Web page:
This is one of those lazybones, slow coach, watch-your-toe-nails-grow afternoons. A moment of ease and drowsy repose, a moment so slight as to be of no matter, so carefree as to be of no consequence. A now to outweigh any later, to balance any yesterdays on a scale of time perfectly still. It is an instant fit for nothing—which is just what I intend to do. Am I doing nothing? Are not my senses responsive to the rays of the sun, my skin receptive to the cooling breeze, and my ears alive to the slightest of sounds—sounds so soothing as to render highly unlikely the chance of this missive being shared before evening? I might not get anything done at present; but, as hard as it has been for me to put to sleep the guilt a Calvinism cut down to a strict work ethics and a suspicion of non-manual labor taught me to suffer, doing naught and doing not as some think one ought is a naughtiness that can produce a host of something—a host ready to accommodate a multitude of guests in the open inn of my imagination.
“Imagine”! It’s another word for my old-time radio primer (begun here)—and certainly one made for the airwaves, the medium that minds beyond matter. What does it mean, to imagine? According to Aristotle, it is the mental reproduction of sensory impressions. Does it follow that the imagined is inferior to the real, a mere copy of an original? Not a fruitful train of thought, perhaps, this levelling of mental streams with the concrete of matter-of-factness. Besides, you won’t get far with the concept of originality in old-time radio, which borrowed so freely that I might as well have let “I” stand for “influence.”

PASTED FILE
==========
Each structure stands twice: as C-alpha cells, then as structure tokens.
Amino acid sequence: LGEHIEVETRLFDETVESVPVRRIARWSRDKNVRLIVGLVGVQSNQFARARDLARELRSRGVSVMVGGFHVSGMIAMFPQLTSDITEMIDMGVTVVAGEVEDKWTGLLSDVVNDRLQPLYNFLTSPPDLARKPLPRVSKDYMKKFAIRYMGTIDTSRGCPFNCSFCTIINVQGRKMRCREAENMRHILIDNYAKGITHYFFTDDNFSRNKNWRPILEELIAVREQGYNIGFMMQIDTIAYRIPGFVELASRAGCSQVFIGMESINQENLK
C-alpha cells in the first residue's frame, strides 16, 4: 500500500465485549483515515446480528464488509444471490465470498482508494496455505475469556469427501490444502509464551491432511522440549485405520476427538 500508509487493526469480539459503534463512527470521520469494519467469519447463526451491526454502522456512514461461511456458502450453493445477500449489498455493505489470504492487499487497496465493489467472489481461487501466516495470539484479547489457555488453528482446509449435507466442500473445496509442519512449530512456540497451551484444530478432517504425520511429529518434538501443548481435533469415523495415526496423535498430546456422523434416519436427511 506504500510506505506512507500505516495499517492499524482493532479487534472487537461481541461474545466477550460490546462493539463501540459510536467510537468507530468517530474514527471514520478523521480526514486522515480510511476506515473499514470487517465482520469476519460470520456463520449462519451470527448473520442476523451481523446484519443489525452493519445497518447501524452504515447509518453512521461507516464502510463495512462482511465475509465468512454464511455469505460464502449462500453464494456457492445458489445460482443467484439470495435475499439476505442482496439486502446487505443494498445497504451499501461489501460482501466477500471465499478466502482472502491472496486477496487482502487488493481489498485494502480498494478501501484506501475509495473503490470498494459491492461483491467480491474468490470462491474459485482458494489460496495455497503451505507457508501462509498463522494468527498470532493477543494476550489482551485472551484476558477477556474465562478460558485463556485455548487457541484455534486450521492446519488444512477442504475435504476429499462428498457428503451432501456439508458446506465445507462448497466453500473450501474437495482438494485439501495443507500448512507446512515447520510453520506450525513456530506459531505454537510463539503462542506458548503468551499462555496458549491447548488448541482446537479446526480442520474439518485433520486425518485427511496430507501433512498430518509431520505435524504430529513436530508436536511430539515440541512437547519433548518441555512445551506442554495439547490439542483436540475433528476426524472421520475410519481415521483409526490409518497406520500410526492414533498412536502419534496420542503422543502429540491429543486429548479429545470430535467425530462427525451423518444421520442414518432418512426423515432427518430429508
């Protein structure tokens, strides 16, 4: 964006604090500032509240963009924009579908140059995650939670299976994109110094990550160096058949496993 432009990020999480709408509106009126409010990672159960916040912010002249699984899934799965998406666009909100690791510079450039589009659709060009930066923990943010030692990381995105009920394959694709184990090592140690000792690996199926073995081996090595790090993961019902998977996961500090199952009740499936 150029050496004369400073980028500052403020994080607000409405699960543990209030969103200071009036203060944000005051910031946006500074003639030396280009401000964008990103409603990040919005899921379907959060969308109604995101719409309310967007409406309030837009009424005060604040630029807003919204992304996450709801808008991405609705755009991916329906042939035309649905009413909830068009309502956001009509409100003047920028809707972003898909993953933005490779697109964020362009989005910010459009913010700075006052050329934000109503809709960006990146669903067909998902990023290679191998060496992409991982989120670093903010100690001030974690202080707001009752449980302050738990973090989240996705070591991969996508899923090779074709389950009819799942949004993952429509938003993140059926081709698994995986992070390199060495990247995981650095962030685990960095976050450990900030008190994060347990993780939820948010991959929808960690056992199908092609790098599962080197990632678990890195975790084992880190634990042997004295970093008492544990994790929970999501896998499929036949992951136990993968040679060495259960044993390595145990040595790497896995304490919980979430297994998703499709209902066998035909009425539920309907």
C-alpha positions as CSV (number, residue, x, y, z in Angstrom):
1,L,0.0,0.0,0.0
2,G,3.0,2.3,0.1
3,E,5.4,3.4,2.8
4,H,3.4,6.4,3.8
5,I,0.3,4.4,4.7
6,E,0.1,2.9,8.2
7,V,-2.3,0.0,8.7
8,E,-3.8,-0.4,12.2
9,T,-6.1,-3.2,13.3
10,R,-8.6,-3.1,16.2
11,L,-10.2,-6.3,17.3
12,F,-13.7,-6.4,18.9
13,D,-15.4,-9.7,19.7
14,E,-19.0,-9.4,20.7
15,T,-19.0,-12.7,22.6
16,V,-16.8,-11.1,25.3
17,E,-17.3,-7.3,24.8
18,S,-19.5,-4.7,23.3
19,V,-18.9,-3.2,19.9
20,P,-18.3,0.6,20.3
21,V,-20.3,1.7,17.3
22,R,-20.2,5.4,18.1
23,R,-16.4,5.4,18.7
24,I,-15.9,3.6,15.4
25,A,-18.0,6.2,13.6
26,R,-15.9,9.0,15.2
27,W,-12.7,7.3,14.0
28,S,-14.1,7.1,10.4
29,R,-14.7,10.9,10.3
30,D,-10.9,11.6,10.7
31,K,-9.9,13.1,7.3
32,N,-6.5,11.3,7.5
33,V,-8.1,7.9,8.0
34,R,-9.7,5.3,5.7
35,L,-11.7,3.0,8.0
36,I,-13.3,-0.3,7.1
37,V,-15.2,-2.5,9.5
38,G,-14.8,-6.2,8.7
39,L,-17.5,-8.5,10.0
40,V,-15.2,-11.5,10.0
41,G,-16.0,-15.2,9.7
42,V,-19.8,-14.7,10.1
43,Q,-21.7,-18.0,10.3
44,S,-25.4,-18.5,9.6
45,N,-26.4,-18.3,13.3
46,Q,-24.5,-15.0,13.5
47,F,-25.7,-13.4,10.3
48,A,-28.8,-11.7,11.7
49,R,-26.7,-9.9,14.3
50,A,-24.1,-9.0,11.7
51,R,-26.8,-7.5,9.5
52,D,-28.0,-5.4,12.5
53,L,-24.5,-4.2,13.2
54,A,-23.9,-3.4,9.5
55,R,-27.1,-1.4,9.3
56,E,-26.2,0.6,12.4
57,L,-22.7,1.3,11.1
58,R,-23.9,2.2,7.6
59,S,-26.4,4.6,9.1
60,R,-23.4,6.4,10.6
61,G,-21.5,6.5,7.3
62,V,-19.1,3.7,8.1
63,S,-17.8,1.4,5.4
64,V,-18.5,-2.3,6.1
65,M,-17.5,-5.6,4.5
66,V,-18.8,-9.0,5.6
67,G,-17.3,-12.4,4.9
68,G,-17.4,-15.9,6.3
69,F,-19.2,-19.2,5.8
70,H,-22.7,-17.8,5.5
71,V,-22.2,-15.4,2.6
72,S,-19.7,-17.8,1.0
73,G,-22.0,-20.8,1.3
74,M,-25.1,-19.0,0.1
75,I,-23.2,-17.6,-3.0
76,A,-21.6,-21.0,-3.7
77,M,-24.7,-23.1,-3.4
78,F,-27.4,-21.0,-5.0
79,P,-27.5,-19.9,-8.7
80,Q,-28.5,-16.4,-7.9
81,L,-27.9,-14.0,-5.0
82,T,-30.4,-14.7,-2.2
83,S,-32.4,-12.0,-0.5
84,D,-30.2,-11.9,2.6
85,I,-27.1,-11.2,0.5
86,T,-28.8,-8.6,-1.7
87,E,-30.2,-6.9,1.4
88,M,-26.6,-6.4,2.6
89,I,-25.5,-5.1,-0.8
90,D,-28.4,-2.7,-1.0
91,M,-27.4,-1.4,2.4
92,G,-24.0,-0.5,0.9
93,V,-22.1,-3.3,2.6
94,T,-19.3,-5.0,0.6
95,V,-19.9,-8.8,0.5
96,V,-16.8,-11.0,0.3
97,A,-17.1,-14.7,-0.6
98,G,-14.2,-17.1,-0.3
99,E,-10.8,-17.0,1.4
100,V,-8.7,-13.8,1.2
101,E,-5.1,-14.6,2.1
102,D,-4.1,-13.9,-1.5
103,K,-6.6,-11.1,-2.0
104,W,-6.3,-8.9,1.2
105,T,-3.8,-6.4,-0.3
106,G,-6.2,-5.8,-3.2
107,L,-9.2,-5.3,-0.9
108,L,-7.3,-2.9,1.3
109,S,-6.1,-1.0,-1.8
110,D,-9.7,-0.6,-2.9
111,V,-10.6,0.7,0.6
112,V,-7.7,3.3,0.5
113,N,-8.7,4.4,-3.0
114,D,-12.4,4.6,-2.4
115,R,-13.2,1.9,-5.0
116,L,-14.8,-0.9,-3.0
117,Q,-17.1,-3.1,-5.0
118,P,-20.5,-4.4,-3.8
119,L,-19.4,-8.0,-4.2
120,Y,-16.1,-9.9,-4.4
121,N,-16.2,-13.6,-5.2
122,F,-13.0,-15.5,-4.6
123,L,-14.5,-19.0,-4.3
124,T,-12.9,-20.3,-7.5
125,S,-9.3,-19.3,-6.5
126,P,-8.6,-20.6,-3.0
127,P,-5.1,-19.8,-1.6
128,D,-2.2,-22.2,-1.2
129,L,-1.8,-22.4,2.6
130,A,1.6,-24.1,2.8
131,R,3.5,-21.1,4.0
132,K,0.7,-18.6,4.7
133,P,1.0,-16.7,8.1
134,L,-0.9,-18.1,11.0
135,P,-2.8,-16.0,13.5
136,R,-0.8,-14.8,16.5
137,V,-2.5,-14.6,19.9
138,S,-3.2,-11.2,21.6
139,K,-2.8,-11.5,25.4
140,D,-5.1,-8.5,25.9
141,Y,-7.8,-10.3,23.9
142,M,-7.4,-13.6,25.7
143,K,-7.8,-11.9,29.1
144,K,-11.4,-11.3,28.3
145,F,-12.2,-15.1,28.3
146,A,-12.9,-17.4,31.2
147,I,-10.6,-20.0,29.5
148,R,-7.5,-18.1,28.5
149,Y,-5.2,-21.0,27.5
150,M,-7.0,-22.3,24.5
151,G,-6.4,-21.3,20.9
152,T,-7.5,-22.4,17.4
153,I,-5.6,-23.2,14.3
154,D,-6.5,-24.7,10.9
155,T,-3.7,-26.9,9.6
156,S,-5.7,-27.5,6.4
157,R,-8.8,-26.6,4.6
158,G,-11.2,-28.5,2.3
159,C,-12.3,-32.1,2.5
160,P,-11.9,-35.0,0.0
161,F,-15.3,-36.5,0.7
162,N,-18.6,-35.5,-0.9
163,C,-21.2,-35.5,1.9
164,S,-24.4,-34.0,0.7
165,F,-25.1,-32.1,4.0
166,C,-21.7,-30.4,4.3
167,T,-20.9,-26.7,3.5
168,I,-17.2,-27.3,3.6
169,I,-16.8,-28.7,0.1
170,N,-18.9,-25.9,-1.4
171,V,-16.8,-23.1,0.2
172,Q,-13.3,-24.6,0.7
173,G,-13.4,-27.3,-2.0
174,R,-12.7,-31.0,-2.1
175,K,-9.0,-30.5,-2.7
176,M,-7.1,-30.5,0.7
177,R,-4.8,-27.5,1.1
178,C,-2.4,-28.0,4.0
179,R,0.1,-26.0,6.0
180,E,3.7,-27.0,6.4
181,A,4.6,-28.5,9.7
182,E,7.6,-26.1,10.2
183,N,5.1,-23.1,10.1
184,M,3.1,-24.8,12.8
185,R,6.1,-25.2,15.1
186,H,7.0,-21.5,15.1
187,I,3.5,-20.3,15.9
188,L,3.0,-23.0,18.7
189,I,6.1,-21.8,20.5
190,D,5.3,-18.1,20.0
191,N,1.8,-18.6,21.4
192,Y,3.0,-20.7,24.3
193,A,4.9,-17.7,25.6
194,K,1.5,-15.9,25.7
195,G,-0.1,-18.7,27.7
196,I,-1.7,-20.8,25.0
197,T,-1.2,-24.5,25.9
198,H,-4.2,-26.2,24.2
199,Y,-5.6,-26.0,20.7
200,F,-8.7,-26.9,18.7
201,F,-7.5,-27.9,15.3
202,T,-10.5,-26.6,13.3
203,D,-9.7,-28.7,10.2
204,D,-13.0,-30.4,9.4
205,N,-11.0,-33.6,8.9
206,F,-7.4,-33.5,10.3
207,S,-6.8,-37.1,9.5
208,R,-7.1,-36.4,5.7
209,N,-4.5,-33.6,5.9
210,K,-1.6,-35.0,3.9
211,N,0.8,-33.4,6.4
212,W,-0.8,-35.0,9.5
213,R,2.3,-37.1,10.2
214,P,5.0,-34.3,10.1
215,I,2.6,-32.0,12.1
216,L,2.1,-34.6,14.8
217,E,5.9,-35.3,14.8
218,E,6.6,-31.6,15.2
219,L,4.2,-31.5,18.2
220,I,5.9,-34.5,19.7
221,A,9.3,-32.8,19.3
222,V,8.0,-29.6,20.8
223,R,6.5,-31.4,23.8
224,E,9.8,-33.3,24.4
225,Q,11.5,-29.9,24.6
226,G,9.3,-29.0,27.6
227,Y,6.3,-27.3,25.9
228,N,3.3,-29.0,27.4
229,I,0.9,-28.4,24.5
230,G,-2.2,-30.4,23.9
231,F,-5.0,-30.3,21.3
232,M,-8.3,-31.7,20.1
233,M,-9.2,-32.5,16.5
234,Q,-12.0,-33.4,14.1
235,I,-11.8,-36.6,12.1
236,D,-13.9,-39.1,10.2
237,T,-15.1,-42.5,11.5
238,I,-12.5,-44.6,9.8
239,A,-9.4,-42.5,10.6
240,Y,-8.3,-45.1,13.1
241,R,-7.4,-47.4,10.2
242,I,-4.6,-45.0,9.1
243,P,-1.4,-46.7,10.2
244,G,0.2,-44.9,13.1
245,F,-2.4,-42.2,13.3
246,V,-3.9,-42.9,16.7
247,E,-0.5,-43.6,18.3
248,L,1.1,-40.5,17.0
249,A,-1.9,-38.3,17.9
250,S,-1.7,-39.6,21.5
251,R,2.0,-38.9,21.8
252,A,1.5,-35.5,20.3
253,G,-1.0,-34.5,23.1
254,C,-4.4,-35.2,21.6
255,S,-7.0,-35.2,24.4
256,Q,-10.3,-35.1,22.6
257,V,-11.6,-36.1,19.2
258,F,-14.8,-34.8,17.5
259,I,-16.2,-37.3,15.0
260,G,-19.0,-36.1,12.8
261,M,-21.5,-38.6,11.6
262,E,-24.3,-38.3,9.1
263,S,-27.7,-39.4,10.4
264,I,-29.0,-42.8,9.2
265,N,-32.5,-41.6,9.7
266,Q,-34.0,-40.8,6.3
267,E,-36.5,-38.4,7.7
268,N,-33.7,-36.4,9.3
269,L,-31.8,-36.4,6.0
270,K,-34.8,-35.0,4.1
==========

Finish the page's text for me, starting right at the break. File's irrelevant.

The notion that imagination is reproduction has caused artists of centuries past to prefer the word “fancy” as denoting invention, rather than imitation. Listening to the radio, however, imagination seems the more appropriate term, as much as 1930s theorist Rudolf Arnheim (1904-2007) insisted on freeing sound from the business of substituting for the other senses not engaged during the act of lending an ear.
Listeners of radio plays do not so much invent worlds as image them forth with the sonic inventory ordered by the writer and supplied by the producer. The furnished rooms, unlike those shown in pictures, on screens large and small, may differ greatly, according to the vocabulary, experience, and preferences of the audience.
Of course, associations can be more profound than the image of door being produced by oil-starved hinges. That sound may also produce thoughts of approaching danger, of impending entrapment, of what’s behind and what might lie ahead. On this day, 1 July, in 1954, for instance, Escape invited listeners to conceive of a “Dark Wall” and a closed door behind which was concealed a “beautiful woman whom you must find before she meets her death.” The rooms, after all, are not just set up to be furnished in accordance with a more or less clearly defined blueprint, to be inhabited by a set of characters. Within these dark walls, there also flourished doubts and wonderment, sorrow and fear.
To get behind that dark wall and sneak through the door takes about as much effort as closing ones eyelids, which makes listening to a play for radio the ideal activity for an idle moment like this—as long as the mind’s eye is ready to adjust to the luminescence of the imagined. Pardon me, while I wander off . . .